Not My Fault is a dual-perspective story about two siblings – Maya and Rose – who no longer talk to each other after an accident in the playground. The narrative is told through alternating chapters from the perspective of each sister.

    not my faultOne sister’s narrative will resonate with anyone who has felt a build-up of unspoken anger, resentment or a desire for revenge, while the other’s will be relatable to readers who have ever struggled to speak the right words to influence a situation or relationship that feels beyond their control or who have borne the weight of unfounded guilt.

    Many young readers will easily empathise with both perspectives.  A week-long residential trip with school is exactly what the two girls need to bring their unspoken tensions to a crunch point that will bring change for good.

    This is a page-turning story with convincing narrative voices and a springboard into discussions about what happens when very big feelings stay bottled up inside.

    A helpful resource pack is available to download from the publisher, featuring creative writing, art and drama ideas.

    Purchase Not My Fault from Amazon or BookShop.

  4. When I See Red by Britta Teckentrup

    This is an unusual picturebook from our ELSA booklist that captures the experience of being swept up in an overwhelming emotional state.

    When I See Red is a stunningly illustrated book that tells the ‘story’ of anger. Anger in this book is seen like a storm: we see how the storm gathers and blinds, as well as how the storm heralds ‘the change’ that anger can inspire. The author’s choice of words to describe the storm complements the illustrations – stunning print designs – which show the main, unnamed character’s journey through her rage and ‘the storm’.

    The all-encompassing feeling of anger is fabulously described through poetic language and illustration. Every few pages there is a double-page spread of illustration which seems to mirror the way anger can take over our whole being. Despite this, what is so refreshing is this picture book puts the angry young girl in charge of her fury – clearly in control, knowing what she is doing, knowing what and whom she is calling on to demonstrate her rage. The suppression felt before the anger is allowed to spill out is made evident as well as the safe and positive nature of the outpouring.when I see red
    The end page of this book has a quote from Anni Lanz – a human rights activist who has a focus on refugee policy. It says “Use your anger to transform the world around you” and this is the positive message of a book that focuses on anger, rage and fury – an emotion felt by us all and an emotion felt particularly keenly by children and young people with deeply held views on the issues of the day.  That is why this is such a useful and meaningful book for the four-year-old and the young adult alike. I think it may be easy to cast this book as a KS1 or early years text and yet it is a really powerful tool for discussion with older pupils too about the need for anger as a means to instigate change. when I see redAnger is seen not only as a storm but also as a journey that takes the girl to a stronger, braver and more powerful place. As the storm of anger clears, what is left is a new confidence and a new journey, a new way forward.

    The simple ability to name a feeling and know how to express it safely is an important tool in any child’s emotional literacy toolbox – especially for feelings like anger which are very much part of human experience.

    This is a stunning book with huge opportunities for discussion and reflection, as well as one that could lead to art, poetry or drama activities based on finding safe and positive outlets to express the enormity of the emotional experience.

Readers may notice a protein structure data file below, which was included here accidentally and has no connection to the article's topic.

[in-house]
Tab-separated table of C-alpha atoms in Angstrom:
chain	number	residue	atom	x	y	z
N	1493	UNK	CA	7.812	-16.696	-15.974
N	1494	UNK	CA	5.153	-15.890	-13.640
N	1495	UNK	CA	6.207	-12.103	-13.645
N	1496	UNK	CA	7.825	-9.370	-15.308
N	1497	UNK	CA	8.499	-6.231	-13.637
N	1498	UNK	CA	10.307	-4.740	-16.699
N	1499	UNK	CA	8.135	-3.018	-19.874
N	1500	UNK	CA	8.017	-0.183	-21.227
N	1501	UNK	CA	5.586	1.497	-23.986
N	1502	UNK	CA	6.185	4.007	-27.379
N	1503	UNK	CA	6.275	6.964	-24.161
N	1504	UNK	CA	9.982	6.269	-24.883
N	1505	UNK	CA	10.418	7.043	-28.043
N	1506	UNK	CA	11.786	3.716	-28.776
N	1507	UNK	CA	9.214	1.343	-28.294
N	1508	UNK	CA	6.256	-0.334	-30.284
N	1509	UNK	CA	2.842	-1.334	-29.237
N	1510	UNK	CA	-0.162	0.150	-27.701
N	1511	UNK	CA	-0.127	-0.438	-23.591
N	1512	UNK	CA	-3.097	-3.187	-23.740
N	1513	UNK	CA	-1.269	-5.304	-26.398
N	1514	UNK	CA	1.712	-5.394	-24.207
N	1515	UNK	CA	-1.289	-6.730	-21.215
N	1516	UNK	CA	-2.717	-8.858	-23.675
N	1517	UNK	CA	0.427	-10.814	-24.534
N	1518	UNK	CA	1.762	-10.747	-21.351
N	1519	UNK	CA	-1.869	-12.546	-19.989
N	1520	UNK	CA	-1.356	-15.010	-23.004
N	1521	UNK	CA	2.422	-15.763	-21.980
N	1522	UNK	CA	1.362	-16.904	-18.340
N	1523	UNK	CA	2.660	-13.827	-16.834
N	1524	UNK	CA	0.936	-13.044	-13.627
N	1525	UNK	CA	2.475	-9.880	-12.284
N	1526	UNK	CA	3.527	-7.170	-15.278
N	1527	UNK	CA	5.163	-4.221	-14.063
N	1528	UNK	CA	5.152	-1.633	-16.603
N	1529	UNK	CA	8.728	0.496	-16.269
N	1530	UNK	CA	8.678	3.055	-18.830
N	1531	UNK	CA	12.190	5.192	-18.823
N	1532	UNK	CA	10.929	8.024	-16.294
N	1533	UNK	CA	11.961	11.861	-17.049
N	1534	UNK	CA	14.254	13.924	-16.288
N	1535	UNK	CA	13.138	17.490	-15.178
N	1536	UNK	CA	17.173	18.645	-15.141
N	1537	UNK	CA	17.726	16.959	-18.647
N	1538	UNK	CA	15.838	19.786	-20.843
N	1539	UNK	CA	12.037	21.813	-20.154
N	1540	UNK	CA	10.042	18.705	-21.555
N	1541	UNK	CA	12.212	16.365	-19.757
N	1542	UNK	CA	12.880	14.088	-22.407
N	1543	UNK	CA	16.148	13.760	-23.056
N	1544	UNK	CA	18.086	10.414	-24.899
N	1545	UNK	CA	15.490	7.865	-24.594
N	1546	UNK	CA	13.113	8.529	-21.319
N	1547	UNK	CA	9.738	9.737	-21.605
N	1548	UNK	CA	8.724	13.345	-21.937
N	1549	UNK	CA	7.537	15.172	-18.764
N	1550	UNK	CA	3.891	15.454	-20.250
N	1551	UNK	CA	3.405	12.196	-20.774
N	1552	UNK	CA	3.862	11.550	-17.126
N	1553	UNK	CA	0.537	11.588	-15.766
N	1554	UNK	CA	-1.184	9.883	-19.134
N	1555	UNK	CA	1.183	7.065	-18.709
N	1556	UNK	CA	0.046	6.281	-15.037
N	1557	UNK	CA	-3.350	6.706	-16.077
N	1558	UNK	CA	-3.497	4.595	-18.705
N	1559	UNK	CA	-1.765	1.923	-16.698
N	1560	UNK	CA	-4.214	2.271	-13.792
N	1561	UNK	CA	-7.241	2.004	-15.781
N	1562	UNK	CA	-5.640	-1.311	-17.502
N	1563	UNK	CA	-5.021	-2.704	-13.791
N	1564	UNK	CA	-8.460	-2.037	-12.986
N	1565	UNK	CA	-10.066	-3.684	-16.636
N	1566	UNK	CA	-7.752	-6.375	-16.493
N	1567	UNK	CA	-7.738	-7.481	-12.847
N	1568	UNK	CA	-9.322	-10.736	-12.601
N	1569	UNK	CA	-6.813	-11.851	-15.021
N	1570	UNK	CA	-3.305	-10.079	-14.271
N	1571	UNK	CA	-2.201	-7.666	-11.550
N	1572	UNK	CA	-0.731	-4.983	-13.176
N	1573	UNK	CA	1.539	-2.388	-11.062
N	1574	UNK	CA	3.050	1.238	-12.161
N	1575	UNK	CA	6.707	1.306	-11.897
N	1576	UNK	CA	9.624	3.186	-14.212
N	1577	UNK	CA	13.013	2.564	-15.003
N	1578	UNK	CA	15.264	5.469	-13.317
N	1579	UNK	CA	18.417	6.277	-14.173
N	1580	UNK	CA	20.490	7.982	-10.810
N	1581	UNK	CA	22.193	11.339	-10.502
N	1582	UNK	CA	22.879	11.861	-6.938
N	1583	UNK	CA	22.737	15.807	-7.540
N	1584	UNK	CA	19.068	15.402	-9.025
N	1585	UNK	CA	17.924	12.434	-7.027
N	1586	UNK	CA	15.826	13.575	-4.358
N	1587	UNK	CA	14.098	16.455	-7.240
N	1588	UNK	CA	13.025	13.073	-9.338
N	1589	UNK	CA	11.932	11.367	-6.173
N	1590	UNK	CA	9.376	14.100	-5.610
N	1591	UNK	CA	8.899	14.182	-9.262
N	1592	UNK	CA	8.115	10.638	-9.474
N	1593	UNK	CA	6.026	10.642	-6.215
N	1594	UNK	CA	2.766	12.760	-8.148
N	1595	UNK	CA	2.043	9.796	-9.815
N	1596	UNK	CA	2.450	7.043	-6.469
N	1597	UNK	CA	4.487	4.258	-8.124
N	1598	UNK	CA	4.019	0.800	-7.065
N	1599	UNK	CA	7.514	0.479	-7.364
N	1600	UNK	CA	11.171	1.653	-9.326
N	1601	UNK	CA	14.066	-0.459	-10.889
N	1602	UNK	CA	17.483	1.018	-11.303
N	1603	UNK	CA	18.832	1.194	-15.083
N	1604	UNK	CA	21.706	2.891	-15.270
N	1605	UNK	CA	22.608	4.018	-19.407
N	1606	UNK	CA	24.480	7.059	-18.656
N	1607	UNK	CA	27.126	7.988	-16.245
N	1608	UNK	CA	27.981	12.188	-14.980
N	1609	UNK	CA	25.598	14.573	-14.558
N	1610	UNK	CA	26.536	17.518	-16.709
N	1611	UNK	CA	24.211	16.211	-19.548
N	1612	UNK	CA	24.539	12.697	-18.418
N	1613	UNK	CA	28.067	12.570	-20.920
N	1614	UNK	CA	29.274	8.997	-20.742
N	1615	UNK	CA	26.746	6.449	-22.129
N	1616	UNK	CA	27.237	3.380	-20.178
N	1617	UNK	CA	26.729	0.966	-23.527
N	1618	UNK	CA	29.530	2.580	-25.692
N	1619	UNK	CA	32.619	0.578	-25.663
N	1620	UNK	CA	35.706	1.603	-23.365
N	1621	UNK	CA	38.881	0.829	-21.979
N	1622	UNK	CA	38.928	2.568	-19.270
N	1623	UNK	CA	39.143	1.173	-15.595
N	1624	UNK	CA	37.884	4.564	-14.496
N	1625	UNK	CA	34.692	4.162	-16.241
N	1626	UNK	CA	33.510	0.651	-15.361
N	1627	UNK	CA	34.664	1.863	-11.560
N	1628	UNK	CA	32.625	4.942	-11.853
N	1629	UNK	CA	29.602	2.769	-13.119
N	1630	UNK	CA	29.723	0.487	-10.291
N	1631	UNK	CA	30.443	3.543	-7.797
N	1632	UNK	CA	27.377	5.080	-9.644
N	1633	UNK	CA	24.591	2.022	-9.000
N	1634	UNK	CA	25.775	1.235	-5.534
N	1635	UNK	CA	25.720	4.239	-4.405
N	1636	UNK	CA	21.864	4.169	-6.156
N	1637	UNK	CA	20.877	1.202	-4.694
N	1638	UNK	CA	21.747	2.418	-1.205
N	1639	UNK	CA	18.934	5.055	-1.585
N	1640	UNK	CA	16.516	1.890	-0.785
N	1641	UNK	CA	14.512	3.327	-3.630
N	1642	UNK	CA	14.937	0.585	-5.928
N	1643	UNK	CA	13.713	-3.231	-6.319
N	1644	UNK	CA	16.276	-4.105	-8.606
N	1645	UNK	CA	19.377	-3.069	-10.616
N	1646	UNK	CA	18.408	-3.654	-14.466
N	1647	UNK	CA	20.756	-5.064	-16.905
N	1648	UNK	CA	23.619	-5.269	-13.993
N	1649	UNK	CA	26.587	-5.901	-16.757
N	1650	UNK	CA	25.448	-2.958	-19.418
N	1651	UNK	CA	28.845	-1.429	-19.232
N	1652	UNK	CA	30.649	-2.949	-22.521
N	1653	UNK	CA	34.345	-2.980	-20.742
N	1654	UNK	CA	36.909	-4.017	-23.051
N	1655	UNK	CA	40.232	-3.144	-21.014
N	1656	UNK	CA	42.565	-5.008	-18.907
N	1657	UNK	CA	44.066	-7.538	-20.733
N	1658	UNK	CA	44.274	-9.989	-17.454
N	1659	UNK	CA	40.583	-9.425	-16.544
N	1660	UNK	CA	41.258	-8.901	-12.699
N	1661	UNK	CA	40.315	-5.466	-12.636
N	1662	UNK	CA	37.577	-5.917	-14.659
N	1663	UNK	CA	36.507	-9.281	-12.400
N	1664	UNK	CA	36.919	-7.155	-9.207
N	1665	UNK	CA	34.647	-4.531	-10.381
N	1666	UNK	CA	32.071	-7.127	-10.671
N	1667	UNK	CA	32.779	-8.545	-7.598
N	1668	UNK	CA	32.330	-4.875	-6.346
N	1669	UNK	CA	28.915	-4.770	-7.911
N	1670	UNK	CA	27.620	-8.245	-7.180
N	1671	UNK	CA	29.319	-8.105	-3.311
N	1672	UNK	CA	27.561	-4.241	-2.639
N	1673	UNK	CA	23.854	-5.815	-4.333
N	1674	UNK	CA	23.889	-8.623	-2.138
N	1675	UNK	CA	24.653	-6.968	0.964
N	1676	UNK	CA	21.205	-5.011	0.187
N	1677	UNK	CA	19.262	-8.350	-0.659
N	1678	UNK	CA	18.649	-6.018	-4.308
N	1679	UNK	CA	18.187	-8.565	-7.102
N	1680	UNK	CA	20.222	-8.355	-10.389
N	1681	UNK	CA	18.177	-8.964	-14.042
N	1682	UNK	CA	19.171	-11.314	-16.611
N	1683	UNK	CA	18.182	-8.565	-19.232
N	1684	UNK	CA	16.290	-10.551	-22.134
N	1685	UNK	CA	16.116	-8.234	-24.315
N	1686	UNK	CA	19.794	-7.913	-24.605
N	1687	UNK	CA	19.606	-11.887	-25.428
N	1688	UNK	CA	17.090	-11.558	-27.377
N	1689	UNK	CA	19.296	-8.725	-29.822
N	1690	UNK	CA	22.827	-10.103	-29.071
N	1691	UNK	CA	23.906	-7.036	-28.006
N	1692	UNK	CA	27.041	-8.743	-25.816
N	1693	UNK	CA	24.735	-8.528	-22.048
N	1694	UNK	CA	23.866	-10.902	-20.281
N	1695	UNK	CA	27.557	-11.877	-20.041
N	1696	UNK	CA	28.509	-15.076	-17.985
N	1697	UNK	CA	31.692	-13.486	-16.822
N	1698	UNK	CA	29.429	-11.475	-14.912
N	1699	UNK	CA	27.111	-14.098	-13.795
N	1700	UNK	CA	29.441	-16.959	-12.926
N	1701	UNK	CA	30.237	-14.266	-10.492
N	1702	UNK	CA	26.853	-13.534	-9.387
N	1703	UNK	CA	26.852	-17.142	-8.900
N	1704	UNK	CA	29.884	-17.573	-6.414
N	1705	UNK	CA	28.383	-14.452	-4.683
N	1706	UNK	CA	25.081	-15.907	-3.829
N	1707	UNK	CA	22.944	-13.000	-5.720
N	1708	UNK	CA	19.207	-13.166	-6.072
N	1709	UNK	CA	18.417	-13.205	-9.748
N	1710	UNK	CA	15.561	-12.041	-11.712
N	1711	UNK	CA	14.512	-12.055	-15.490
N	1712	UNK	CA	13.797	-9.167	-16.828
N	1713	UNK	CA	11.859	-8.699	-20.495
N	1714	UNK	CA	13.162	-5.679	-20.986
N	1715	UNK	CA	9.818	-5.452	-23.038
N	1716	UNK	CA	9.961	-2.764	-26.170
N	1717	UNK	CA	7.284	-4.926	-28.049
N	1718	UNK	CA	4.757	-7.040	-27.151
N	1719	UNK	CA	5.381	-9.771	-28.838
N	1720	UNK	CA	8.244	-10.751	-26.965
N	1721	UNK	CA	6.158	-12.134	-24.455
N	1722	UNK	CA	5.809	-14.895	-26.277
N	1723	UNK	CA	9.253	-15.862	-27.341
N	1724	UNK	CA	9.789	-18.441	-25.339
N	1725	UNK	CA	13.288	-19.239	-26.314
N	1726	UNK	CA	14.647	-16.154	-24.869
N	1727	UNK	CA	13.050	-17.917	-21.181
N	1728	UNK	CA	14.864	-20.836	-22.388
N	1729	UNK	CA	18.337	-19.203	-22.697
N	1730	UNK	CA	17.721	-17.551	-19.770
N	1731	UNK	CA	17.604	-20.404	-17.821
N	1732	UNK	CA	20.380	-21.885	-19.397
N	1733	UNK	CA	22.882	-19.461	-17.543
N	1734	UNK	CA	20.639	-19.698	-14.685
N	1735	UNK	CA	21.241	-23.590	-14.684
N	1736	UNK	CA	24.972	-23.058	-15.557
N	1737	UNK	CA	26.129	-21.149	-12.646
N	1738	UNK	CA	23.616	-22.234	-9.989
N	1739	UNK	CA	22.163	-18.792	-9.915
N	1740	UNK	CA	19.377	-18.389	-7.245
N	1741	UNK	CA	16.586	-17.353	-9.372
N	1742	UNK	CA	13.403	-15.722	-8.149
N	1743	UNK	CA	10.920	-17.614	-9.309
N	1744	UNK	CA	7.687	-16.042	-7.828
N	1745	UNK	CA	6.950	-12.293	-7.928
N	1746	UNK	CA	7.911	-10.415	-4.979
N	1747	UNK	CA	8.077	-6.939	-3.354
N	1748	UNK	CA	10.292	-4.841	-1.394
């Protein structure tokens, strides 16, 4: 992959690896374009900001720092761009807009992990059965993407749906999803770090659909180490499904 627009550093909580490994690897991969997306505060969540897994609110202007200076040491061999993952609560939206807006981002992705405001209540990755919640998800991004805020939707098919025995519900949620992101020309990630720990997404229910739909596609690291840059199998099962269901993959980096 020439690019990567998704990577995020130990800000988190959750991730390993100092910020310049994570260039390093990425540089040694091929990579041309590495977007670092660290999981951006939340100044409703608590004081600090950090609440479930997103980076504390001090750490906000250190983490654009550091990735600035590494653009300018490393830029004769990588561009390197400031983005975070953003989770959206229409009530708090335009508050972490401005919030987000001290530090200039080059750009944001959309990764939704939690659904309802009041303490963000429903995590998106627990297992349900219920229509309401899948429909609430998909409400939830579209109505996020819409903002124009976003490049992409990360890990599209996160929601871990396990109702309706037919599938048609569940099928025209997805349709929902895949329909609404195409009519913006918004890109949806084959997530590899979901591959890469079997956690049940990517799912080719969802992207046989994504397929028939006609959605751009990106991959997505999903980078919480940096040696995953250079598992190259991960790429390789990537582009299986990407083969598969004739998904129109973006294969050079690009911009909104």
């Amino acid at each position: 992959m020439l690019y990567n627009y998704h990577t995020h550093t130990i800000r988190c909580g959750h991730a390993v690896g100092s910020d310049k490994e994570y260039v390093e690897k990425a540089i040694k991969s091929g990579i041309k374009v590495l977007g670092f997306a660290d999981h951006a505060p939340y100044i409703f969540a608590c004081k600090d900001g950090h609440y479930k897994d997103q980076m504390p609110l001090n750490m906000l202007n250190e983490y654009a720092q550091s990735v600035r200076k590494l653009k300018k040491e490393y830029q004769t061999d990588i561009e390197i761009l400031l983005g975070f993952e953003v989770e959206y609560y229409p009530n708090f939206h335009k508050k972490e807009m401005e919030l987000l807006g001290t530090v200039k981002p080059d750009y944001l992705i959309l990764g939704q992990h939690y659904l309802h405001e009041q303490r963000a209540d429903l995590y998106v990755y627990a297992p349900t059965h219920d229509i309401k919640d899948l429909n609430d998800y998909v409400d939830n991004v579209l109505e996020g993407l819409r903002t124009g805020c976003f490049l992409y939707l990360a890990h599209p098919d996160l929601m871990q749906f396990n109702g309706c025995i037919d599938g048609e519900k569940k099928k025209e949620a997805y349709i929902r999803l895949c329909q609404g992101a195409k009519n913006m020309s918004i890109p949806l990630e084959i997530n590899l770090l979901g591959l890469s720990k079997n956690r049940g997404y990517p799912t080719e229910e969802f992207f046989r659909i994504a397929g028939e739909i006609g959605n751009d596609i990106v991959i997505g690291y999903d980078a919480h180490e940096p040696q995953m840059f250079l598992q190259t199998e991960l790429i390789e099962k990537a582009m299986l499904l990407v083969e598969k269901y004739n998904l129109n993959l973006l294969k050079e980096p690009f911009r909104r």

Purchase When I See Red from Amazon or BookShop.

  5. Find Your Happy by Emily Coxhead

    Find Your Happy is a bright, welcoming book that is bound to get children talking about emotions. Despite being called ‘find your happy’, the book recognises that it is sometimes hard to feel happy all of the time and that every day can be different. It gives honest advice and easy ways to cheer yourself up that do not involve the more common methods that can sometimes be suggested (for example playing on electronics and playing games).

    A variety of emotions are highlighted in this book, including anger, worry and shyness. Each emotion comes with small tips and tricks that any individual child could easily use in real life to help make themselves feel better and to also help them embrace the emotion. In particular, the page about feeling sad and the encouragement given to talk to someone trusted is a particularly important one that could strike up many conversations and support children’s emotional literacy.



    The book features on our Reception reading list but is also widely enjoyed by older children.find your happy The wording and designs of each page are colourful, engaging and fun, making the book easy to follow. Teachers find that the book can be a good stimulus for a ‘one-off’ lesson just as much as a series of learning about different emotions.  The motif of a sloth animal running throughout each page is also an appealing addition, adding subtle humour and is sure to be a hit with children.

    It will no doubt leave readers with a heart-warming feeling inside and lots of great advice that they can use when understanding and dealing with different emotions.

    Purchase Find Your Happy from Amazon or BookShop.


For more ideas of books to support Children’s Mental Health Week, we’ve compiled a Mental Health Awareness booklist.


Where next?

Subscribe to our newsletter

Your Review

Stone Girl Bone Girl


Year group(s) the book is most suitable for:

Year group(s) the book is most suitable for:

Does the book contain anything that teachers would wish to know about before recommending in class (strong language, sensitive topics etc.)?

Does the book contain anything that teachers would wish to know about before recommending in class (strong language, sensitive topics etc.)?

Would you recommend the book for use in primary schools?


Curriculum links (if relevant)

Curriculum links (if relevant)

Any other comments

Any other comments